And what a terrible day for teenagers was the 20 May 1717!

HANGED TEENAGERS: Josiah Cony

Because also in the cart with Thomas, Christopher, John and Martha was 18 year-old Josiah Cony. He had broken into the house of William Roy and stolen three “flaxen” sheets and some other goods. Josiah didn’t seem to have any trade. When asked how he made a living, Josiah said part of his time was spent “drawing drink at an Alehouse” and then helping his mother carry “greens” and flowers around the streets.

Well, his poor mother would have to do without his assistance in future. Josiah and the others were just a handful of the thousands of teenagers who undoubtedly swung at Tyburn over the centuries. Life was shorter. More brutal. And teenagers were held to be accountable for their crimes.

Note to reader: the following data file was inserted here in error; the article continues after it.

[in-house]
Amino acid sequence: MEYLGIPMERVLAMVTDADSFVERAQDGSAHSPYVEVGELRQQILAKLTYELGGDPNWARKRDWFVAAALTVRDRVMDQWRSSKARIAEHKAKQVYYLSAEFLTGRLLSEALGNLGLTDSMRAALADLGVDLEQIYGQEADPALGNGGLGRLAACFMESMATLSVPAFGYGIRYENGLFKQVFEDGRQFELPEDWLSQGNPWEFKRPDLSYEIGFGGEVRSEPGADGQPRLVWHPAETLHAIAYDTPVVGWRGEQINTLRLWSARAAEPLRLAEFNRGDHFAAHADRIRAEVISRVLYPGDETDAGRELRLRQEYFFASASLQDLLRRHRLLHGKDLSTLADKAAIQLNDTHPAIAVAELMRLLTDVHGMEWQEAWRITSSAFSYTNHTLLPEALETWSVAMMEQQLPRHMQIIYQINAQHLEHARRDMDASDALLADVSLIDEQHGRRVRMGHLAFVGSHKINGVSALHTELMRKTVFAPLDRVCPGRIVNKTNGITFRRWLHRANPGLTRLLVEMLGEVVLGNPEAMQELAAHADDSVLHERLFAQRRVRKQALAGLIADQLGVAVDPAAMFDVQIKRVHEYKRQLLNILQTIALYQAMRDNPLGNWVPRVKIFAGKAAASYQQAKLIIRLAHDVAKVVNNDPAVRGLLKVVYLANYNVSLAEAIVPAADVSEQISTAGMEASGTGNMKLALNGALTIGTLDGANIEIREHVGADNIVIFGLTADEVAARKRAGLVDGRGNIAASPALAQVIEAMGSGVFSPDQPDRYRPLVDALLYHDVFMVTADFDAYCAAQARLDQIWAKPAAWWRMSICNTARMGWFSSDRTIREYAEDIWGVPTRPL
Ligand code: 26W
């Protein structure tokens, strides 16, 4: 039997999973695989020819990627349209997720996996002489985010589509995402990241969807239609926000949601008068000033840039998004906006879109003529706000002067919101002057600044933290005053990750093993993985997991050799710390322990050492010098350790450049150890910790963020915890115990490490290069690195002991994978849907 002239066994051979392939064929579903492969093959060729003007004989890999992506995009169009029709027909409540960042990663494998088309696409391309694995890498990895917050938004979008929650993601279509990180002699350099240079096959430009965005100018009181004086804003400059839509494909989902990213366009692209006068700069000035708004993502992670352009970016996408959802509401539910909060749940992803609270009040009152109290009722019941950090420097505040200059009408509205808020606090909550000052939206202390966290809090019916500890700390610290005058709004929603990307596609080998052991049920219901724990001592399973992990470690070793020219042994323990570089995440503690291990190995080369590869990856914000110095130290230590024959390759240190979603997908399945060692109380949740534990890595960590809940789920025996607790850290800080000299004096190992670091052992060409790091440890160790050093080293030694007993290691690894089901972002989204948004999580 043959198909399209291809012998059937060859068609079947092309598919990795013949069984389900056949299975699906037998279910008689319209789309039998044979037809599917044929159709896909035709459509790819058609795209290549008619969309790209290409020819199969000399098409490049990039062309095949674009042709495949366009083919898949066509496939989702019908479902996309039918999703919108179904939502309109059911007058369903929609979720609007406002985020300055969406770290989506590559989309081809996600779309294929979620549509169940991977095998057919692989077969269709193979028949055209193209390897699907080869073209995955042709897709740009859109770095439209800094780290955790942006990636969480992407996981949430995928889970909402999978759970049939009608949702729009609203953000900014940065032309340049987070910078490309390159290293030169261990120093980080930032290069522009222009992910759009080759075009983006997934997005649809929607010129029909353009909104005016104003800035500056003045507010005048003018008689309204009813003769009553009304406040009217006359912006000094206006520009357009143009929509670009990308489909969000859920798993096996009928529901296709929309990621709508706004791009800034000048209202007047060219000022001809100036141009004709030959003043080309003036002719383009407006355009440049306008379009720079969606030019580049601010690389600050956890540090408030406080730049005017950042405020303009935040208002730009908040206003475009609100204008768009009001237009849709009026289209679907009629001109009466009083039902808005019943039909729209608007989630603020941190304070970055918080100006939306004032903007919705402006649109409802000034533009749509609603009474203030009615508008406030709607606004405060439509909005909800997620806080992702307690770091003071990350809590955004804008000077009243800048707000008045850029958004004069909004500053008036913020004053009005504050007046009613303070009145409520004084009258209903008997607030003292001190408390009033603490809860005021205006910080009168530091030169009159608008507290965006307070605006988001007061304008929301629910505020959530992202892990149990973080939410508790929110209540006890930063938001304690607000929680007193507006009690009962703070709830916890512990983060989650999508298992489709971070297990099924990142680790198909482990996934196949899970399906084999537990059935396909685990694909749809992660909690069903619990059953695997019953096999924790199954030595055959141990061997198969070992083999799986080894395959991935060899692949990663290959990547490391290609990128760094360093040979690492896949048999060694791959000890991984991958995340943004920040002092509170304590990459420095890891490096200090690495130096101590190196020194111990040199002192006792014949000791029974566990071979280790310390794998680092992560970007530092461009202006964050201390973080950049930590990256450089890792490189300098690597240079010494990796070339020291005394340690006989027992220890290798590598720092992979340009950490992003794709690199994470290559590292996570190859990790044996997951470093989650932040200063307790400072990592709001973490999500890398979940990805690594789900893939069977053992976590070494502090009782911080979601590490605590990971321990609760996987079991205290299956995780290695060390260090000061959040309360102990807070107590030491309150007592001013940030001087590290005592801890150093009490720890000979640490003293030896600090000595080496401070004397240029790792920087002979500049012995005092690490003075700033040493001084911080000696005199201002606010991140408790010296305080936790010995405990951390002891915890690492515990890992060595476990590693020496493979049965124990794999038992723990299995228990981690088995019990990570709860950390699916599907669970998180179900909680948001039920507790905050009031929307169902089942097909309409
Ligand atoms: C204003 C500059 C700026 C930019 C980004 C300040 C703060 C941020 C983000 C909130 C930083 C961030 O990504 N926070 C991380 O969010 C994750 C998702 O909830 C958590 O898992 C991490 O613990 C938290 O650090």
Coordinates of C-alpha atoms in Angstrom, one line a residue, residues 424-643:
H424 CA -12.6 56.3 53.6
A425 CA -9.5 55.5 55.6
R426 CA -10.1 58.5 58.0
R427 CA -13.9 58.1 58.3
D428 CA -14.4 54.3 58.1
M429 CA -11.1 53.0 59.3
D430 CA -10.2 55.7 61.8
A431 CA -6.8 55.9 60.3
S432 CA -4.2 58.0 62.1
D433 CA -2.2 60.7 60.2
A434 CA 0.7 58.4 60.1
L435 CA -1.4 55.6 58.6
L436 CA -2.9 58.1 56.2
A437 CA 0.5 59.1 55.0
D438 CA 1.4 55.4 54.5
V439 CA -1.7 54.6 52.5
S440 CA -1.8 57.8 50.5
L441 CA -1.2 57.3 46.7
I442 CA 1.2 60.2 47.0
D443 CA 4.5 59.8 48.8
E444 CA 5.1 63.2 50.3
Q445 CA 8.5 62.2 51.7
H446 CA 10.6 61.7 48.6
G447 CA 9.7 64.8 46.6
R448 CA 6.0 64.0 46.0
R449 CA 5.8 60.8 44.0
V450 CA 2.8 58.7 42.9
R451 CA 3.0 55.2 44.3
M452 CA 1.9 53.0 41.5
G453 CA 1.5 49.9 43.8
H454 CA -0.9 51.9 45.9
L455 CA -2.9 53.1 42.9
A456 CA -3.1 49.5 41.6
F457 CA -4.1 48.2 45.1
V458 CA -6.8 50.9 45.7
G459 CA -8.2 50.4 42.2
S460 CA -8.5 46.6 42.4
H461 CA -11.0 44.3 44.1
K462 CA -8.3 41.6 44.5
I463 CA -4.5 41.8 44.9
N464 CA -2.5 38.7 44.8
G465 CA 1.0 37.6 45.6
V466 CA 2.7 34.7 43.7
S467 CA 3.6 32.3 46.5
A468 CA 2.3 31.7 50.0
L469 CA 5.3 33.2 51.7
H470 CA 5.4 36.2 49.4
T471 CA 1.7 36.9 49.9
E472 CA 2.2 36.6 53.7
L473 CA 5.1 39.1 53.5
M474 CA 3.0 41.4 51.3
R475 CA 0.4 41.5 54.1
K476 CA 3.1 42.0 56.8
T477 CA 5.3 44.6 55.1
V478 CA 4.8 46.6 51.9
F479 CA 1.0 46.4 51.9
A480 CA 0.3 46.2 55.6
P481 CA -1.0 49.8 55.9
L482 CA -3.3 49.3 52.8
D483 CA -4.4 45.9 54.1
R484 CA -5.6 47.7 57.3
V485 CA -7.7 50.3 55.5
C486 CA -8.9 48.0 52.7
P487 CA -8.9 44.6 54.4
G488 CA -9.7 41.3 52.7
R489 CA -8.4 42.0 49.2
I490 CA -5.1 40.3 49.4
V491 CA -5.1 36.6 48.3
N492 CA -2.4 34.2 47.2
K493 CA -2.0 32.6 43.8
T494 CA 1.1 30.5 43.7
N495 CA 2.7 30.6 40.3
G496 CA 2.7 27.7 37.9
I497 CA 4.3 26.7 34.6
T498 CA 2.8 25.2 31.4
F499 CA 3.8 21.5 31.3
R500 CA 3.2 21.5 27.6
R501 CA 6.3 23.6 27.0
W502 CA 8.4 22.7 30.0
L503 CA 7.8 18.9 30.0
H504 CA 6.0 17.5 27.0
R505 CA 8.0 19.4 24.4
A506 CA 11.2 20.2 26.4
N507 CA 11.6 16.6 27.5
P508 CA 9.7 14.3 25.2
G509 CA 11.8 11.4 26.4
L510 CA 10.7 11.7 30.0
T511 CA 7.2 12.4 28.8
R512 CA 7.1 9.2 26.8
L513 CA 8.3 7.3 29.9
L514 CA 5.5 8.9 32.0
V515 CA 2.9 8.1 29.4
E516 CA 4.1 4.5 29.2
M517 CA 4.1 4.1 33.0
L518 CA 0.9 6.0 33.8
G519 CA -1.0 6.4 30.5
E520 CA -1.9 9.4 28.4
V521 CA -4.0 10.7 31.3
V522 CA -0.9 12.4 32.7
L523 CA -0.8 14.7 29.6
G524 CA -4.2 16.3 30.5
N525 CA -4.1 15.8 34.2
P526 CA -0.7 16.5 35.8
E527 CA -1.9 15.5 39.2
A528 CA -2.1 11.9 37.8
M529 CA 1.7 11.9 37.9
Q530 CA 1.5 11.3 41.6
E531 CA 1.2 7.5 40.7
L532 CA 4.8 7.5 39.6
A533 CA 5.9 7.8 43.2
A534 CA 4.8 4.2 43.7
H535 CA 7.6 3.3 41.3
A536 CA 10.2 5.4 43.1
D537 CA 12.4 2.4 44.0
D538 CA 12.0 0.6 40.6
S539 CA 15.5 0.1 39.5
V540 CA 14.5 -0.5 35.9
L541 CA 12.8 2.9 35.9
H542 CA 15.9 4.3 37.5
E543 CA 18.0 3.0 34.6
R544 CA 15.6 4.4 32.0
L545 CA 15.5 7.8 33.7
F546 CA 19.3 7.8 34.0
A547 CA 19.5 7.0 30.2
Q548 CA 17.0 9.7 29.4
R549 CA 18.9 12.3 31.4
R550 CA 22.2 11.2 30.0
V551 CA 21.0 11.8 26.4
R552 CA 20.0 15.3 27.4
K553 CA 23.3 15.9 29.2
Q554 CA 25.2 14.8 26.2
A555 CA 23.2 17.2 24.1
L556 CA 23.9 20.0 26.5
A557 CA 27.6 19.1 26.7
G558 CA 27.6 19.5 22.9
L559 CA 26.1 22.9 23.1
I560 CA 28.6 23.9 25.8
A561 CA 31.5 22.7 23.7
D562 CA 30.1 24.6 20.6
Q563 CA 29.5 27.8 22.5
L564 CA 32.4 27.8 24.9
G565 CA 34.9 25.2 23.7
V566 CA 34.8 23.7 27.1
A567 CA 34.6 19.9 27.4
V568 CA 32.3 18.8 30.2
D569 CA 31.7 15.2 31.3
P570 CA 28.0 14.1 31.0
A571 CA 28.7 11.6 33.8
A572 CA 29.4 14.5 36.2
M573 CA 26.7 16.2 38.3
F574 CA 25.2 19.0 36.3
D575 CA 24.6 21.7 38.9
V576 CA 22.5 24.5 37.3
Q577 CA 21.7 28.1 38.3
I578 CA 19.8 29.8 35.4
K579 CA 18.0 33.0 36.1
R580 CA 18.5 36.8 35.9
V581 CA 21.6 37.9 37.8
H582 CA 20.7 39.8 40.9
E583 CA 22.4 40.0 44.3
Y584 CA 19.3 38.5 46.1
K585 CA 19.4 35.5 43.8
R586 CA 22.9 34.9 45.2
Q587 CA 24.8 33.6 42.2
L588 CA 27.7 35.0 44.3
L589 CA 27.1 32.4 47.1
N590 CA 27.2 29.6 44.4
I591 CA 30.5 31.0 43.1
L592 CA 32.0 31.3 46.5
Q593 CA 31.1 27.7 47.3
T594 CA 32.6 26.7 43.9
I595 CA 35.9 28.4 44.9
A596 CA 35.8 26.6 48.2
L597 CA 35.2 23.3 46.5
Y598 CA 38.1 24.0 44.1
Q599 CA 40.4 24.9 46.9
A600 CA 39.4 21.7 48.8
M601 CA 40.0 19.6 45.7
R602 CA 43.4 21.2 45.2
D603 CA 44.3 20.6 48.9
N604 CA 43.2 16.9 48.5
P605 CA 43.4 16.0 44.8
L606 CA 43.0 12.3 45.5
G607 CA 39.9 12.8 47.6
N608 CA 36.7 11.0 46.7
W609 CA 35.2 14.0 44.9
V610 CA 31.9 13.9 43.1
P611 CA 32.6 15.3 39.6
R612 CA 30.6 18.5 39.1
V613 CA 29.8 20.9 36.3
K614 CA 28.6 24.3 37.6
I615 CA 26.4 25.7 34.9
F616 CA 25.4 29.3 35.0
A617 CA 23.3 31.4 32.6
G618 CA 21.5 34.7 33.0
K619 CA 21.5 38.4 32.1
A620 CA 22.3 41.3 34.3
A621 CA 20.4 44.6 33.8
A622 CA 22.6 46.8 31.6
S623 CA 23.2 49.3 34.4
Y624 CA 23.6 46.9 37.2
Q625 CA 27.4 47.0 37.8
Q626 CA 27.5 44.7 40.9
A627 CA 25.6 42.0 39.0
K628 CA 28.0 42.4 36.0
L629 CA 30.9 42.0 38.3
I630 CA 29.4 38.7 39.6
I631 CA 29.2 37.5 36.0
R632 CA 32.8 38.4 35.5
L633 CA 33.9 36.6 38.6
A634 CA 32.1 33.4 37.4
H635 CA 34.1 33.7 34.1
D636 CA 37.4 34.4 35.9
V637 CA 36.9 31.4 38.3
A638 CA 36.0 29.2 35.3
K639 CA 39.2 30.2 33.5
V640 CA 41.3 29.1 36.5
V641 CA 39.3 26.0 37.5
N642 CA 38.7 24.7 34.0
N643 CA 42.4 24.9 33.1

Sadly, so were children.

In the year that my house was built – 1829 – a 12-year-old was sentenced to death at the Old Bailey. He had been accused of theft and murder. As was quite common in those days, an advertisement was produced giving all the gory details. Plus a helpful illustration.

In case you’re wondering – surely there would have been some sympathy for a 12 year-old by the year 1829 – think again. Here’s a quote from the advertisement:

With horror we attempt to relate the progress of evil, generally prevailing among children, through the corrupt example of wicked parents: though we are constrained to confess that many a child through bad company, wickedly follow the dictates of their own will, and often bring the hoary heads of honest parents with sorrow to the grave. 

The Dreadful Life and Confession of a Boy aged 12 years

Thanks to the British Library for this dreadful gem!